LESSER professionals may have buckled under the pressure, hidden away until the storm had passed.

More credit then to BBC presenter Naga Munchetty who shrugged off any worries over the broadcaster’s ‘breakfast-gate’ row about on-air comments she made about US President Donald Trump – with a hilarious stint of car-pool karaoke in the Highlands.

The fun-loving presenter had friends and online fans in stitches belting out tuneful covers of Fleetwood Mac’s classic Go Your Own Way and Katy Perry’s Roar as she spent the last few days in and around Inverness, Nairn and Dornoch.

She was taking part in the prestigious Highland Golf Links 2019 ProAm sponsored by Tomatin Whisky along with golf pro Sophie Walker, Sky Sport’s presenter Sarah Stirk, TalkSport’s Georgie Bingham and others at Castle Stuart, Royal Dornoch and Nairn.

But in between showing off their stuff on the greens, they let their hair down, joining locals at the Black Isle Brewery Bar, recently opened Ness Walk hotel and enjoying the spectacular scenery, during the three day #GirlsOnTour trip.

And she posted videos, photographs and posts about the gathering with sports stars and other broadcasters on social media to show there was no chance she could be cowed by the mini-drama.

READ MORE: Naga Munchetty returns to BBC Breakfast 

The star – who describes herself as a ‘slightly obsessed golfer’ on her Twitter profile – helped set the pace for the event, in what she described as a “funny, funny day” which opened with teams being welcomed onto the course by a piper.

The only hint of the storm she left behind came in an early Tweet which read: … “And breathe … love it here” with an artistically shot image of Castle Stewart Golf Links, several times host course of the Scottish Open.

Friends described her as a “class act” and hailed her for going ahead with the weekend, refusing to let anyone down.

And they said they were in awe of her skills on the course too – as she showed off her impressive 9 handicap.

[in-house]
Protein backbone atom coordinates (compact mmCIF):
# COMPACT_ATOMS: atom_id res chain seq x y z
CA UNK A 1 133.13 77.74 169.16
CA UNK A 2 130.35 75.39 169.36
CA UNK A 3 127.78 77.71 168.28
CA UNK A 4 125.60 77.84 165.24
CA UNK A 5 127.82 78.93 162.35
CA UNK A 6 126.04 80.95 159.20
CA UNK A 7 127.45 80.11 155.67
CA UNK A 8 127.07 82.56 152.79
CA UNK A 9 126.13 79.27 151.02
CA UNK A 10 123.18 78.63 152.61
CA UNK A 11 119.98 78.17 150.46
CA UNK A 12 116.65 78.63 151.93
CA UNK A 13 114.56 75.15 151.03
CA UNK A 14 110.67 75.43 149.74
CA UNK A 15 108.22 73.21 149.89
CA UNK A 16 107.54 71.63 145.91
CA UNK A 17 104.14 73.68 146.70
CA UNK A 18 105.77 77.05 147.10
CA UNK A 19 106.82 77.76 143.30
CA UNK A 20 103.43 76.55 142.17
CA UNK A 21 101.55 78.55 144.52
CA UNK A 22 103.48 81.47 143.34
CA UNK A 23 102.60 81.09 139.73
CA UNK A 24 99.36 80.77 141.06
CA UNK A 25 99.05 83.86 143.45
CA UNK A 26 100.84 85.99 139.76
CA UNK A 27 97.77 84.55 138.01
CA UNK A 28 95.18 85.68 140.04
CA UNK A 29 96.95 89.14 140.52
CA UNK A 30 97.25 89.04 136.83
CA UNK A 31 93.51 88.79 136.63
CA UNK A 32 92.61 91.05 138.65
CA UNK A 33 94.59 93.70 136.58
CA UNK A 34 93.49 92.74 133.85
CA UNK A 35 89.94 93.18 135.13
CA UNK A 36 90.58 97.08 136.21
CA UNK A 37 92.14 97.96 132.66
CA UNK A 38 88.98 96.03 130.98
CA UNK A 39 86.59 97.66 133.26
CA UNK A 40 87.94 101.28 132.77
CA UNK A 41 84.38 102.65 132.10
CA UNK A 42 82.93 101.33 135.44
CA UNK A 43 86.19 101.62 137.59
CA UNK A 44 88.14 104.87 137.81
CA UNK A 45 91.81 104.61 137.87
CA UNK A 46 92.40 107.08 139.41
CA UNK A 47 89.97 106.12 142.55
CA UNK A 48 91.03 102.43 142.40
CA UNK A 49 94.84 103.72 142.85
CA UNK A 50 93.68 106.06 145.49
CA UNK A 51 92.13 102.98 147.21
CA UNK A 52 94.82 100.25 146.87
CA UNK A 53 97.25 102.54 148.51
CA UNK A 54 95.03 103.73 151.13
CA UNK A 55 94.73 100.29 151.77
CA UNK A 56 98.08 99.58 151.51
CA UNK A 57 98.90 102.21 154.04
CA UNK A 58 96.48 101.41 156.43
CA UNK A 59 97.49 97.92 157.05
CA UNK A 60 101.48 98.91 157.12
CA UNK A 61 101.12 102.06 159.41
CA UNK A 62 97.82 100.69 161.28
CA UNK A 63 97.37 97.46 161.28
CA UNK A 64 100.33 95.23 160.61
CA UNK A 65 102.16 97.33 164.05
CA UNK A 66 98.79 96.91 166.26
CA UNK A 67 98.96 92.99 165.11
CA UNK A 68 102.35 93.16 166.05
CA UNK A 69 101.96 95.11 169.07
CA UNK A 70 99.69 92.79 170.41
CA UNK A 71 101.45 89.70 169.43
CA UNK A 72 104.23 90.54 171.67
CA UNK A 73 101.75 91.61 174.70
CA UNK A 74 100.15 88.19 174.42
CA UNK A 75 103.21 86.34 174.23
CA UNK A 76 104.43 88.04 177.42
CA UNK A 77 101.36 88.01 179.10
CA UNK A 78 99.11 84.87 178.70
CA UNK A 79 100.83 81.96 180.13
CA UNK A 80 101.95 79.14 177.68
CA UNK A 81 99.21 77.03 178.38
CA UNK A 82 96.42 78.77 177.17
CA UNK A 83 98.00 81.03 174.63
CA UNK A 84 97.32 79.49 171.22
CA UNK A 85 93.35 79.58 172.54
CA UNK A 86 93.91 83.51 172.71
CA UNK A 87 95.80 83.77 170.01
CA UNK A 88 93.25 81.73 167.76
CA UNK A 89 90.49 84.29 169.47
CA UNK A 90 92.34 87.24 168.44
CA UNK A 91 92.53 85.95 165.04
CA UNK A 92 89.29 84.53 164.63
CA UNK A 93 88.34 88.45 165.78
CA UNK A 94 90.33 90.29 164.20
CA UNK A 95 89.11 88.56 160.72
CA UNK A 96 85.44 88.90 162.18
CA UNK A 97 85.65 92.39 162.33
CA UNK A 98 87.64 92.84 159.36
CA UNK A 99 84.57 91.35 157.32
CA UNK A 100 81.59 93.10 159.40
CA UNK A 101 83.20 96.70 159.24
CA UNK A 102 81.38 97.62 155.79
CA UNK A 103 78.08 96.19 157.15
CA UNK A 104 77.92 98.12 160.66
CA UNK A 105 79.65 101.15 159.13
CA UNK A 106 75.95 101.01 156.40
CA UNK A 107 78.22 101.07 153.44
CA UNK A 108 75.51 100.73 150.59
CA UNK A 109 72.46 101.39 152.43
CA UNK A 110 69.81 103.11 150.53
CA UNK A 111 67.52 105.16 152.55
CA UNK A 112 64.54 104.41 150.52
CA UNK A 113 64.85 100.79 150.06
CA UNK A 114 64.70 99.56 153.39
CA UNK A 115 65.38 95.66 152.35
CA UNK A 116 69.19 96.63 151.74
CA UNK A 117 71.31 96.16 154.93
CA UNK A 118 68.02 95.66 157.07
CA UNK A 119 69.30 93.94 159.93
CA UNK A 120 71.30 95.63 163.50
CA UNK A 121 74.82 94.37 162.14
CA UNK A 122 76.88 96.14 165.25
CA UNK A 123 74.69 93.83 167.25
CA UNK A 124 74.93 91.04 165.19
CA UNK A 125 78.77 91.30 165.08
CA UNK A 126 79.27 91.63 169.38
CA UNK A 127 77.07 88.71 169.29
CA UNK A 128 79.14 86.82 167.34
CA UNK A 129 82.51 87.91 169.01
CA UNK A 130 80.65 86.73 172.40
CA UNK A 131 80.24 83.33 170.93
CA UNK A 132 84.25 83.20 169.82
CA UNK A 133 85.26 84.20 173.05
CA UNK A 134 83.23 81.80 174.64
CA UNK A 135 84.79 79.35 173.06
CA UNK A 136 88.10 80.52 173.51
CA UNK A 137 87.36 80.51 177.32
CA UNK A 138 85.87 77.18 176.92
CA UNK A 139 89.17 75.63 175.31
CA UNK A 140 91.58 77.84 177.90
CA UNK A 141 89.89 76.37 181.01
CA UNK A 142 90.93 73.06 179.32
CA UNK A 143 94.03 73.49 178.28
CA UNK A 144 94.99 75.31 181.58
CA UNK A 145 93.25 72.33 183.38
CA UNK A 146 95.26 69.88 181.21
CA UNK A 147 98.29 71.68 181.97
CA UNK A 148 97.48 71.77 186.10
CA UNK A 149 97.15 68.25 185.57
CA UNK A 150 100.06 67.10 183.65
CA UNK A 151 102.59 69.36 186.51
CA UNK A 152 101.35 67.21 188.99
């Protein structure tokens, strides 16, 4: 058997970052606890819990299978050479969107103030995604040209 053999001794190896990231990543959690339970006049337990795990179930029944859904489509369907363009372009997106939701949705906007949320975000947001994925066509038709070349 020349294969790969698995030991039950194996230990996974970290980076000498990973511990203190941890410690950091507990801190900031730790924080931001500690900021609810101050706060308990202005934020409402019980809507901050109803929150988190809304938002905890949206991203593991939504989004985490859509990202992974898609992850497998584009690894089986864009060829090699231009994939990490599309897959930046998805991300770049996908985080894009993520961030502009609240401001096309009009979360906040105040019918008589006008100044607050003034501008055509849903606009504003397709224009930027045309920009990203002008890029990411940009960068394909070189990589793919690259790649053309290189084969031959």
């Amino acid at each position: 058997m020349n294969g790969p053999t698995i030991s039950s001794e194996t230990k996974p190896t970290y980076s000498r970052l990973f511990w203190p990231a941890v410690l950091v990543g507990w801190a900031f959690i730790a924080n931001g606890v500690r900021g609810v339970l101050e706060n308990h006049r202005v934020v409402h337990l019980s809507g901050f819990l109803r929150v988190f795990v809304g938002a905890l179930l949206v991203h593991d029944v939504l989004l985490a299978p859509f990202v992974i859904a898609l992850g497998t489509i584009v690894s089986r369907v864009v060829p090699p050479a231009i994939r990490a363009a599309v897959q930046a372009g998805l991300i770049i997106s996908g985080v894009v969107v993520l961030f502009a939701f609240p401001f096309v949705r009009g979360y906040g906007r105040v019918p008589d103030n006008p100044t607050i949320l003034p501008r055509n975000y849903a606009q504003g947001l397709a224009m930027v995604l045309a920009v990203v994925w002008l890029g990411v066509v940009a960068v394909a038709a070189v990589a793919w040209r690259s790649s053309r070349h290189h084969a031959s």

Onlookers said she was a natural as she chatted with well-wishers as she enjoyed a dram, and looked every bit at home, far away from the bright lights and pressures of London.

Yesterday morning though, she was back where fans hoped she would be, on the BBC Breakfast sofa, looking relaxed after her sojourn away.

It was the host’s first day back on the couch since the BBC upheld – and then backed down over – a complaint against the host for offering a personal view on the US president demanding a group of black and minority politicians “go back” to their own country.

Neither the presenter and her co-host Charlie Stayt referenced the earlier furore over BBC impartiality.

On her way to work she would not answer questions on the recent debate and remained a dignified silence when asked if she felt let down by the corporation.

The presenter was escorted into the studio at Salford’s MediaCityUK by security staff in the wake of outrage over her censure for breaching impartiality guidelines. Director-general Lord Tony Hall overturned the ruling by the Executive Complaints Unit (ECU) following a fierce public backlash against the broadcaster.

Ms Munchetty would also not be drawn on the BBC’s treatment of her, which is said to have left many colleagues ‘infuriated’ and sparked a public backlash against bosses.

She was driven in a black Audi to within inches of the door at the BBC Breakfast studio, and rushed inside shielded by security staff.

Her co-host on returning to BBC Breakfast, Mr Stayt, also remained silent when asked about the recent controversy.

Viewers were delighted to see her back on air.

One wrote on Twitter: “The Queen is back, Naga”. Another added: “Good to see Naga back where she belongs.”

The original ruling followed a July broadcast during which Ms Munchetty condemned comments made by Mr Trump about his political rivals, after he told female Democrats to leave the United States.

READ MORE: BBC racism row -  Original Naga Munchetty complaint also mentioned Dan Walker

When quizzed by her co-host Dan Walker, she said: “Every time I have been told, as a woman of colour, to go back to where I came from, that was embedded in racism.

“Now, I’m not accusing anyone of anything here, but you know what certain phrases mean.”

The ECU ruled her assertion that Trump’s comments were “embedded in racism” went beyond what the BBC allows, and a complaint made about the presenter’s comments was then partially upheld.

This sparked a backlash and several prominent black and Asian journalists and broadcasters, including Sir Lenny Henry and Krishnan Guru-Murthy, called for the decision to be reversed.

On Monday, the corporation’s director-general Lord Hall overturned the decision which had been widely condemned by viewers and a number of high-profile celebrities.

In an email to staff he said: “I don’t think Naga’s words were sufficient to merit a partial uphold of the complaint around the comments she made.”

Privately, many friends and colleagues say they remain furious over the lack of support offered to one of the broadcaster’s most popular stars.